Thus says the Lord,
“I remember the devotion of your youth,
your love as a bride,
how you followed me in the wilderness,
in a land not sown.
3 Israel was holy to the Lord,
the firstfruits of his harvest.
All who ate of it incurred guilt;
disaster came upon them,
declares the Lord.”
4 Hear the word of the Lord, O house of Jacob, and all the clans of the house of Israel. 5 Thus says the Lord:
“What wrong did your fathers find in me
that they went far from me,
and went after worthlessness, and became worthless?
6 They did not say, ‘Where is the Lord
who brought us up from the land of Egypt,
who led us in the wilderness,
in a land of deserts and pits,
in a land of drought and deep darkness,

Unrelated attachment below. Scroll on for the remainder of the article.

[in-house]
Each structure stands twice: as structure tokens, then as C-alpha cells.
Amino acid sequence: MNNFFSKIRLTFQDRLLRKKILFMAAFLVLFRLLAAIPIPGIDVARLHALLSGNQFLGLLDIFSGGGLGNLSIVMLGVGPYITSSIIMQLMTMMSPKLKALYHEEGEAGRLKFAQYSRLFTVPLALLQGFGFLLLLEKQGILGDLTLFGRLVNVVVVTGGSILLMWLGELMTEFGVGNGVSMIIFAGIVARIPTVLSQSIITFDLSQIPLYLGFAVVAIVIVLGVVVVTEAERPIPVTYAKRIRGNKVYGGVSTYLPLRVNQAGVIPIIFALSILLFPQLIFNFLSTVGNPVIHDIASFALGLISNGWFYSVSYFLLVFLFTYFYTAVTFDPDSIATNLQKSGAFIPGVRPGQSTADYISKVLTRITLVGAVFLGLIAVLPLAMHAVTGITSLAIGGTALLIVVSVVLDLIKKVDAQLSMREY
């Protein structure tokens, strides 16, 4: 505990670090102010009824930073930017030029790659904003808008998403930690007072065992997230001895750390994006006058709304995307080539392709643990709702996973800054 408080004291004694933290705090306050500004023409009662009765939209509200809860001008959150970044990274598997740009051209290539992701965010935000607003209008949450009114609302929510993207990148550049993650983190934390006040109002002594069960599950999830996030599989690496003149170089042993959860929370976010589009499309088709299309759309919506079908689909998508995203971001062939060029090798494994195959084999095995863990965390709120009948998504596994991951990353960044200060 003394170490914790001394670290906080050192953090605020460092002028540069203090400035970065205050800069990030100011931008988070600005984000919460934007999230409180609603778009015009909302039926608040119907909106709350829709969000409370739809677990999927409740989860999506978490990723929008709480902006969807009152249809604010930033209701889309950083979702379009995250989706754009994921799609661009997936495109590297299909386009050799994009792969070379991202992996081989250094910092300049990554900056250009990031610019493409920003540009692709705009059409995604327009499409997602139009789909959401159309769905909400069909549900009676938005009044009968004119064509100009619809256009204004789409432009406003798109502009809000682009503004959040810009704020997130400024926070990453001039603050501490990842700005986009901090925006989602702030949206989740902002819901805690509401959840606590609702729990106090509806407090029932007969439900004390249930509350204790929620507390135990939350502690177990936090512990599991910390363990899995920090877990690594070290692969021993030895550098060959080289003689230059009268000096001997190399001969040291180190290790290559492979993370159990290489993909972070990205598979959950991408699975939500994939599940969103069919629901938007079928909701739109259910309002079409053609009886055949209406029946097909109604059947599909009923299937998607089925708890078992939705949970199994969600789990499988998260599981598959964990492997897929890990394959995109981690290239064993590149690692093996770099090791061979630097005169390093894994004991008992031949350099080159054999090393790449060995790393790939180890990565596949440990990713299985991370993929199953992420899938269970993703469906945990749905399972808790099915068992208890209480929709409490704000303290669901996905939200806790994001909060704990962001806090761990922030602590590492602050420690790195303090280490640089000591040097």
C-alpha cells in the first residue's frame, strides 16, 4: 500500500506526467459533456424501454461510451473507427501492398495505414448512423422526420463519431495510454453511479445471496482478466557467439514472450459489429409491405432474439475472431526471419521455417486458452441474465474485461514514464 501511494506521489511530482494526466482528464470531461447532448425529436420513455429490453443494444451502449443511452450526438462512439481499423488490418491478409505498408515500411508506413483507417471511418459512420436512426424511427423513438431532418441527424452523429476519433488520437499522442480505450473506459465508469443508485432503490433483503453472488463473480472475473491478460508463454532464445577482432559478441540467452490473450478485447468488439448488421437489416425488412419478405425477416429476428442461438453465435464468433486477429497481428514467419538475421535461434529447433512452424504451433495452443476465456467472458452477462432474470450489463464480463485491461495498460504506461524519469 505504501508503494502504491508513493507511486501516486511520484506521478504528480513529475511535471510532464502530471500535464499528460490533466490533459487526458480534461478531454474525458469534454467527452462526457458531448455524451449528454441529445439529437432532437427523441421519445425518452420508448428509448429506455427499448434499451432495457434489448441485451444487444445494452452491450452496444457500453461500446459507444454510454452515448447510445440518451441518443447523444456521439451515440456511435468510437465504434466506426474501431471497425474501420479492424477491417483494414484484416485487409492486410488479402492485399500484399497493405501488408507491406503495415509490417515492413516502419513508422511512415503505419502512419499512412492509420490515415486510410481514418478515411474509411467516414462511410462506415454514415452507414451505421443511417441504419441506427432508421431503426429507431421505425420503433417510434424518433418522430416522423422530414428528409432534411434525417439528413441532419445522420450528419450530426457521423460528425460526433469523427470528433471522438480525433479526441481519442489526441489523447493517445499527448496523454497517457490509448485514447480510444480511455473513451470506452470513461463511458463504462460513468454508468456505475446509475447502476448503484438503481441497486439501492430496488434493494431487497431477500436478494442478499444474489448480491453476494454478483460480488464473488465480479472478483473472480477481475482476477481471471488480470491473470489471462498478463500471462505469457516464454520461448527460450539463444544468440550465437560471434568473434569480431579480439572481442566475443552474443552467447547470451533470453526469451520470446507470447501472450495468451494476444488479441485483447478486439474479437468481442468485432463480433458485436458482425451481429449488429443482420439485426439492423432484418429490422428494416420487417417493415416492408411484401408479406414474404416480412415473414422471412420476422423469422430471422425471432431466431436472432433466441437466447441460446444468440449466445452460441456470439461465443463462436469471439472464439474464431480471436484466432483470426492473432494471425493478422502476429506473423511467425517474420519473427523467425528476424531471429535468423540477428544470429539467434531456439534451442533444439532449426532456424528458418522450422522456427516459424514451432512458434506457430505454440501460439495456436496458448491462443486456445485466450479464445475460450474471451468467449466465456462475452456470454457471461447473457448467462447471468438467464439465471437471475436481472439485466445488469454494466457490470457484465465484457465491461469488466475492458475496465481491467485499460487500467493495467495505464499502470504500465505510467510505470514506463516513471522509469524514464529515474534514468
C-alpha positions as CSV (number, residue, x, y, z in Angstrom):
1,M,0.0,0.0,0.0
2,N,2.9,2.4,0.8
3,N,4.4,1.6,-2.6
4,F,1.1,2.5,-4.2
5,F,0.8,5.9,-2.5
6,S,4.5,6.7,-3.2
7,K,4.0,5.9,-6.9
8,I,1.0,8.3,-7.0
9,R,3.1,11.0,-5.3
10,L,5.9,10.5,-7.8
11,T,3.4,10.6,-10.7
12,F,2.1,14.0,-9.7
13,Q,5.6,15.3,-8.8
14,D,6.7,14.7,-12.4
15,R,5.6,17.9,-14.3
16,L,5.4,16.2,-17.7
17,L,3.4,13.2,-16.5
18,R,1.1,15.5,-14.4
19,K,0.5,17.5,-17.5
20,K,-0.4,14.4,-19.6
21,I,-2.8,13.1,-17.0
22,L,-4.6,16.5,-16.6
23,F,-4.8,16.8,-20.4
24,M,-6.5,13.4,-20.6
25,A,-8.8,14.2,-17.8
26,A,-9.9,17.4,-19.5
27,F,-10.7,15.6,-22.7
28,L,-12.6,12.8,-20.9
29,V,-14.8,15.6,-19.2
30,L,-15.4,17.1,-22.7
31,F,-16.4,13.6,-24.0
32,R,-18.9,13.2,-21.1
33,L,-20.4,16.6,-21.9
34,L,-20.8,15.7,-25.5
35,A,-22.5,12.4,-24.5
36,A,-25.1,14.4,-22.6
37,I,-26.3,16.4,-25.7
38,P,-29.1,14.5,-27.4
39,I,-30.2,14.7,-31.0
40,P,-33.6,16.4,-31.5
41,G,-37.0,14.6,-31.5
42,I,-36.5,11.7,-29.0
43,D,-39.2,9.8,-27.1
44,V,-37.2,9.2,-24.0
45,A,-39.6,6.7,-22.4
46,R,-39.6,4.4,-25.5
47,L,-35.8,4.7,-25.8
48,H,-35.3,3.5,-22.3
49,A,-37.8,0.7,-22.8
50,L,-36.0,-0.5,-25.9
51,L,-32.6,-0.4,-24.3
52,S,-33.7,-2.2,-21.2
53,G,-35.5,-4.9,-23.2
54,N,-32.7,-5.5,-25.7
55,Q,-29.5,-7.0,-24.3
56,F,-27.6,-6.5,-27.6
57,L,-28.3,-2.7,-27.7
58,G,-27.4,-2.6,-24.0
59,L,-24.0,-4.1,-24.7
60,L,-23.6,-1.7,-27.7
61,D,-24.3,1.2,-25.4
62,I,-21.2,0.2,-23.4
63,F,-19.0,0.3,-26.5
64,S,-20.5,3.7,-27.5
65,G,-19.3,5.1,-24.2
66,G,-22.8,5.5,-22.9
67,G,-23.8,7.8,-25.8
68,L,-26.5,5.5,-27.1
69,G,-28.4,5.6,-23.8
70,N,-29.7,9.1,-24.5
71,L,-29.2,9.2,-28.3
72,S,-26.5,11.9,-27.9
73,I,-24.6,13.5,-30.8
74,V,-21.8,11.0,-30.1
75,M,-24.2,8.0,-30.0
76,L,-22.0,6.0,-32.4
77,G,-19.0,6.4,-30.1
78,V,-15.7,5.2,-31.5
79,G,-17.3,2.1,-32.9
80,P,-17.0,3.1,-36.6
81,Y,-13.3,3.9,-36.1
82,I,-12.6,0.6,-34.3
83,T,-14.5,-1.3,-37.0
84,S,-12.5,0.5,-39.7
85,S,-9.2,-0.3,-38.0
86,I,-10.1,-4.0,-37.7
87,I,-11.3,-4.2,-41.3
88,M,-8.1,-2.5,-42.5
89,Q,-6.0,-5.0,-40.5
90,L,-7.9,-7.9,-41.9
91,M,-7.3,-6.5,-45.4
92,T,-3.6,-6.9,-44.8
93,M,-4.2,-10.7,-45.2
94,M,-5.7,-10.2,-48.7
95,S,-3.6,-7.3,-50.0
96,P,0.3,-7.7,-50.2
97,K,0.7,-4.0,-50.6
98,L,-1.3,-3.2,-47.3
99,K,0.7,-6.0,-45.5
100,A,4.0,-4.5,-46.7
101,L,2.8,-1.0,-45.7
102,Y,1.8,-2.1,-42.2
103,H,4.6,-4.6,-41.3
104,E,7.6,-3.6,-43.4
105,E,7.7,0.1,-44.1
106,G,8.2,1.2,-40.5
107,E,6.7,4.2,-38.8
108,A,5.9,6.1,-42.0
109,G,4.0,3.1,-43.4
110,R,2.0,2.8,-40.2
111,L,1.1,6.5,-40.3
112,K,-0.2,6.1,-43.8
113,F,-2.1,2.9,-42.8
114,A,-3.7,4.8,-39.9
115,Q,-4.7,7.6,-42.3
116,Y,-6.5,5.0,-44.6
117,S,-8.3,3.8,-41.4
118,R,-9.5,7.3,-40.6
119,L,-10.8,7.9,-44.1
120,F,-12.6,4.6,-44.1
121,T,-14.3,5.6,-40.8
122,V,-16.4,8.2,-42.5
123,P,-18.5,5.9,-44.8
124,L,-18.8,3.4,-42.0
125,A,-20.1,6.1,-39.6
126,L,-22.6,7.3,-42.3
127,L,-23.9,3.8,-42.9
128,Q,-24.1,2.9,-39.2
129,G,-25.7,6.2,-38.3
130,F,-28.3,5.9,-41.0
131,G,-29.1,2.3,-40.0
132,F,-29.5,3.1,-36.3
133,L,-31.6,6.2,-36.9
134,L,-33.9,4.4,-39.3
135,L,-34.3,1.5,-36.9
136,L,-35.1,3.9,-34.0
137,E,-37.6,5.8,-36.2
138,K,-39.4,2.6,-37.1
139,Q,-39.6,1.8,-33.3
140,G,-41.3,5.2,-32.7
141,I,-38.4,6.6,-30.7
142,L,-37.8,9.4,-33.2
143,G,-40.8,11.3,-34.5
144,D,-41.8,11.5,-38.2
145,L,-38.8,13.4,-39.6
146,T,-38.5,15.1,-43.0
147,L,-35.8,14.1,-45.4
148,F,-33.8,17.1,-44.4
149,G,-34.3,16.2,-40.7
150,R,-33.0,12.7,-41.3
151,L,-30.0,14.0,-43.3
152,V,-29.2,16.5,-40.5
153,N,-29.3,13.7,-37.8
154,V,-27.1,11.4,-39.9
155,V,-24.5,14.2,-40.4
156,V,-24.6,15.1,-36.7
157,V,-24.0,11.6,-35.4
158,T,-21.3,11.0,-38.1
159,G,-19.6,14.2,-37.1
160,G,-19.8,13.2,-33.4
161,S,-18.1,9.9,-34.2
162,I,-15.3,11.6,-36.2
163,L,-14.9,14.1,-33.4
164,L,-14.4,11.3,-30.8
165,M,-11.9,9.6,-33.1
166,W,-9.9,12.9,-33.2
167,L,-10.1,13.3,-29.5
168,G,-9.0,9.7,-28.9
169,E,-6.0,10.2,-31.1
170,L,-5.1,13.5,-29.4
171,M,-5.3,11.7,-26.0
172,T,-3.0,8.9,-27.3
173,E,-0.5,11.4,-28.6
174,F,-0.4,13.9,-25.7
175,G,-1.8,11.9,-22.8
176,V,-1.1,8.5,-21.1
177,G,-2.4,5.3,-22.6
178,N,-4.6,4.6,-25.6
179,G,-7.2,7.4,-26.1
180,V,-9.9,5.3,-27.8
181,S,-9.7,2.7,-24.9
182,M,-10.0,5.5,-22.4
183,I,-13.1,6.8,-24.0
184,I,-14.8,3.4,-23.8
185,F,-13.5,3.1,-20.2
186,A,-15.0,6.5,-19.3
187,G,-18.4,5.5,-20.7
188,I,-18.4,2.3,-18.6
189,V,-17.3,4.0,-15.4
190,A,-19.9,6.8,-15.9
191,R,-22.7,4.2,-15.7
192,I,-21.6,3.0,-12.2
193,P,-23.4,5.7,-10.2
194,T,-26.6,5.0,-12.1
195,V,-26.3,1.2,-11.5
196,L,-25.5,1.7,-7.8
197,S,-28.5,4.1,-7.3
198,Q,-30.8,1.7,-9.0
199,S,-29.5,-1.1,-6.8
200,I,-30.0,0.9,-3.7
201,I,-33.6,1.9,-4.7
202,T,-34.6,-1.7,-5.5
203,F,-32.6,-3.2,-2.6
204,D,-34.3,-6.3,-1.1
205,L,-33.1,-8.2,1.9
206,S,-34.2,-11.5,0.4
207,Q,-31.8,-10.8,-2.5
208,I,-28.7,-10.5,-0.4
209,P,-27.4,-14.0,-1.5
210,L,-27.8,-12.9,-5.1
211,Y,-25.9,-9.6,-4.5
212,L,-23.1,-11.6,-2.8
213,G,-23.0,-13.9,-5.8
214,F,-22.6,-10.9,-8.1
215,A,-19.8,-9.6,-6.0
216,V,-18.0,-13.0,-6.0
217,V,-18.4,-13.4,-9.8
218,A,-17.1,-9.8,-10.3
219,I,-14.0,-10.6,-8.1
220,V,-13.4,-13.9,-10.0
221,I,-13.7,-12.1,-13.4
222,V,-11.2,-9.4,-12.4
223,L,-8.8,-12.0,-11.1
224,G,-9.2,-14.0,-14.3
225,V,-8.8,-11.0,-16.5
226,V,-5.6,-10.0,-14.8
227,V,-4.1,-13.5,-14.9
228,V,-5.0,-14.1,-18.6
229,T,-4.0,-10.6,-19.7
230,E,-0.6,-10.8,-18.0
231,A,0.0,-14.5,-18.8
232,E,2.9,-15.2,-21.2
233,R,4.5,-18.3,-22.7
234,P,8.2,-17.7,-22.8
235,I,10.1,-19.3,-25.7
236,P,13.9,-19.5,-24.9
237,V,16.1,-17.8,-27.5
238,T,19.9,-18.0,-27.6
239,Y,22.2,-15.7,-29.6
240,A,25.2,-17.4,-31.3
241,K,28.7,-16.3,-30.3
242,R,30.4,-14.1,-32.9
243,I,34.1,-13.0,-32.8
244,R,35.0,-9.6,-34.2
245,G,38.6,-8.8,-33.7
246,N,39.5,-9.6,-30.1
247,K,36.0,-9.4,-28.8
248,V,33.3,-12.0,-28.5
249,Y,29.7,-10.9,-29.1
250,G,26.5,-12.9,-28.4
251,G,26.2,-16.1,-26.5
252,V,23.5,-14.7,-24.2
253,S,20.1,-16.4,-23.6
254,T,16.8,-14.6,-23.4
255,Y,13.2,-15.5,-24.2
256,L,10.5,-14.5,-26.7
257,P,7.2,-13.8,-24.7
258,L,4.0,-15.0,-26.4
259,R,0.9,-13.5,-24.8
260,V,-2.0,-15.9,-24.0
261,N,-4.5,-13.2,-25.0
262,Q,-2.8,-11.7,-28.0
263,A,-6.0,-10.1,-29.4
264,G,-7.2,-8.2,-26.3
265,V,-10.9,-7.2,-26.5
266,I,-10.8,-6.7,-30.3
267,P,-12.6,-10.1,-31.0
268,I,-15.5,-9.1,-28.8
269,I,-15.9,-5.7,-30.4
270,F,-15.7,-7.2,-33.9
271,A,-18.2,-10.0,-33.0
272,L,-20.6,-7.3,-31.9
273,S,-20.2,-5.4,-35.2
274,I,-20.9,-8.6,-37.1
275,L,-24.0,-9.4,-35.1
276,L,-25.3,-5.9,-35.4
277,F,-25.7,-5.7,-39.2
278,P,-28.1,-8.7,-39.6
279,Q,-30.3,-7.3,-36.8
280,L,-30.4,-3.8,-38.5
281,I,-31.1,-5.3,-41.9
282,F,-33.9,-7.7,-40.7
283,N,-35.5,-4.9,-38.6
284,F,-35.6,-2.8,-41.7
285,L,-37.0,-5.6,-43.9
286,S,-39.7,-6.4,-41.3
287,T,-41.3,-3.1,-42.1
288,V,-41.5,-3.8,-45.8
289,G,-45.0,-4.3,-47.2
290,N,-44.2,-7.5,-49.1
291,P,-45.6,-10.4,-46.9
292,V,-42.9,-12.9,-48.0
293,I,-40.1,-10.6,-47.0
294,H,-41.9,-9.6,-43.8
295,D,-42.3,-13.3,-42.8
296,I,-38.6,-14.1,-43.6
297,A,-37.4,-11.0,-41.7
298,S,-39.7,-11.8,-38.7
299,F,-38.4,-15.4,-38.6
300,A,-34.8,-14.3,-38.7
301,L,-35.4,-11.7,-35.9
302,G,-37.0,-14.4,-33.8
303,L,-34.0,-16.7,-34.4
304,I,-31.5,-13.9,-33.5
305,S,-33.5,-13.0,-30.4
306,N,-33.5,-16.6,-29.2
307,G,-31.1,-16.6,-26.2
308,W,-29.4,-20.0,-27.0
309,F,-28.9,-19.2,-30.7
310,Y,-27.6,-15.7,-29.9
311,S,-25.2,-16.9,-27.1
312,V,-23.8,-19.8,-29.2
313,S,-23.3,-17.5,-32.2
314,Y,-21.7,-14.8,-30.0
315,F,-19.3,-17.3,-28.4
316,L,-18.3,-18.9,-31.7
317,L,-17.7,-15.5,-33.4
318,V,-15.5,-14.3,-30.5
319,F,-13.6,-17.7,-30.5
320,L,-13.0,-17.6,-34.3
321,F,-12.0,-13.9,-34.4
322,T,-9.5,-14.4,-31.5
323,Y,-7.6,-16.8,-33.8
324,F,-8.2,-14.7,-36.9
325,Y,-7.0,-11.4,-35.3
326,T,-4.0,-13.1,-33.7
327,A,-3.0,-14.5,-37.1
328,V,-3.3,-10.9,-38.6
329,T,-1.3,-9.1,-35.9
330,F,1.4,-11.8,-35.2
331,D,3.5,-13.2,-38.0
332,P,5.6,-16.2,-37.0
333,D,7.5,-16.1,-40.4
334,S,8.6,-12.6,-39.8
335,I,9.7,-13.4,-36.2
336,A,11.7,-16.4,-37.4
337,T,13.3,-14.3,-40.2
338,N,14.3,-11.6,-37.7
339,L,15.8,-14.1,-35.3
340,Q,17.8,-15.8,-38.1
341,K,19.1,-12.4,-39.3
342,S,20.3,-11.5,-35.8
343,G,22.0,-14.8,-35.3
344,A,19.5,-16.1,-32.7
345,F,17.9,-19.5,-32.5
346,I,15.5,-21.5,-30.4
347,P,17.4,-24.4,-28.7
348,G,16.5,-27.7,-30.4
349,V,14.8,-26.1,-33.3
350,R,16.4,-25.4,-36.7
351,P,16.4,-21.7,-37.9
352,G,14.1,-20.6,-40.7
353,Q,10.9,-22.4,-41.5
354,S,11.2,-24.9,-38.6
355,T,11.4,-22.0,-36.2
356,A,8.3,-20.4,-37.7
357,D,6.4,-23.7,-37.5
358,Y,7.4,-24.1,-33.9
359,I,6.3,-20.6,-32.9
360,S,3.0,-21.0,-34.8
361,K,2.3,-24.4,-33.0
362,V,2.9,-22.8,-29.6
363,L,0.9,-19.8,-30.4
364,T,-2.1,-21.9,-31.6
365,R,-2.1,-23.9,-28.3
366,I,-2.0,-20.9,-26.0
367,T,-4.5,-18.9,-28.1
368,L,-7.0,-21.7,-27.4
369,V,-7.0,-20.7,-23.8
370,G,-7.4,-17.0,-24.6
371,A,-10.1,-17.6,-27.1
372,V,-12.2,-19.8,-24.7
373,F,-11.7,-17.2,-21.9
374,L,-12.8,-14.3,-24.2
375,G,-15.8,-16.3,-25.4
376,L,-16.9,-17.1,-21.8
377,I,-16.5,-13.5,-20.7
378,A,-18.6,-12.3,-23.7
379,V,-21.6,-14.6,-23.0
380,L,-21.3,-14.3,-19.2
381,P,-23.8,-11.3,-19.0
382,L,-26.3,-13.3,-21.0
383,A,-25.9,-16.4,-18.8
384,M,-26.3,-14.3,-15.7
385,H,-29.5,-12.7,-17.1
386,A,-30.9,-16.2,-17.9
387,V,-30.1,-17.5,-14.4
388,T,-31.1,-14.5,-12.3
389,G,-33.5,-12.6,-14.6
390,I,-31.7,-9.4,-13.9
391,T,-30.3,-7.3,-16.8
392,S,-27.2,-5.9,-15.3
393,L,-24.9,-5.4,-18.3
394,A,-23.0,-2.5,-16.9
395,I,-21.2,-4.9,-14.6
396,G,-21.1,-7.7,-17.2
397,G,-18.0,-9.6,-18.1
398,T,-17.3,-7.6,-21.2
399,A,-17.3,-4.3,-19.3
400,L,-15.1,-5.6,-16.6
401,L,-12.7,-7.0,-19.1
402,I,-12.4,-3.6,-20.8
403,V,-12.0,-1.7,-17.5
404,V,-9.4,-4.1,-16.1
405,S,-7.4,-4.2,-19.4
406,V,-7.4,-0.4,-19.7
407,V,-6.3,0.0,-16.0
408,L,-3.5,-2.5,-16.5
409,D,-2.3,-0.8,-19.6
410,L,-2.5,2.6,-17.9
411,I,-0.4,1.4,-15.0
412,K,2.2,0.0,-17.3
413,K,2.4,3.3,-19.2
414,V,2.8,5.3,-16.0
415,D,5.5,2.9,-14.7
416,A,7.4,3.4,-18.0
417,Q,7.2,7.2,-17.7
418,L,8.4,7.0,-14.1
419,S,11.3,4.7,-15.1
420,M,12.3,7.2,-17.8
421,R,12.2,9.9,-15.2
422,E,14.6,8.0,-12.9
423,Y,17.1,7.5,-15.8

in a land that none passes through,
where no man dwells?’
7 And I brought you into a plentiful land
to enjoy its fruits and its good things.
But when you came in, you defiled my land
and made my heritage an abomination.
8 The priests did not say, ‘Where is the Lord?’
Those who handle the law did not know me;
the shepherds transgressed against me;
the prophets prophesied by Baal
and went after things that do not profit.
9 “Therefore I still contend with you,
declares the Lord,
and with your children’s children I will contend.
10 For cross to the coasts of Cyprus and see,
or send to Kedar and examine with care;
see if there has been such a thing.
11 Has a nation changed its gods,
even though they are no gods?
But my people have changed their glory
for that which does not profit.
12 Be appalled, O heavens, at this;
be shocked, be utterly desolate,
declares the Lord,
13 for my people have committed two evils:
they have forsaken me,
the fountain of living waters,
and hewed out cisterns for themselves,
broken cisterns that can hold no water.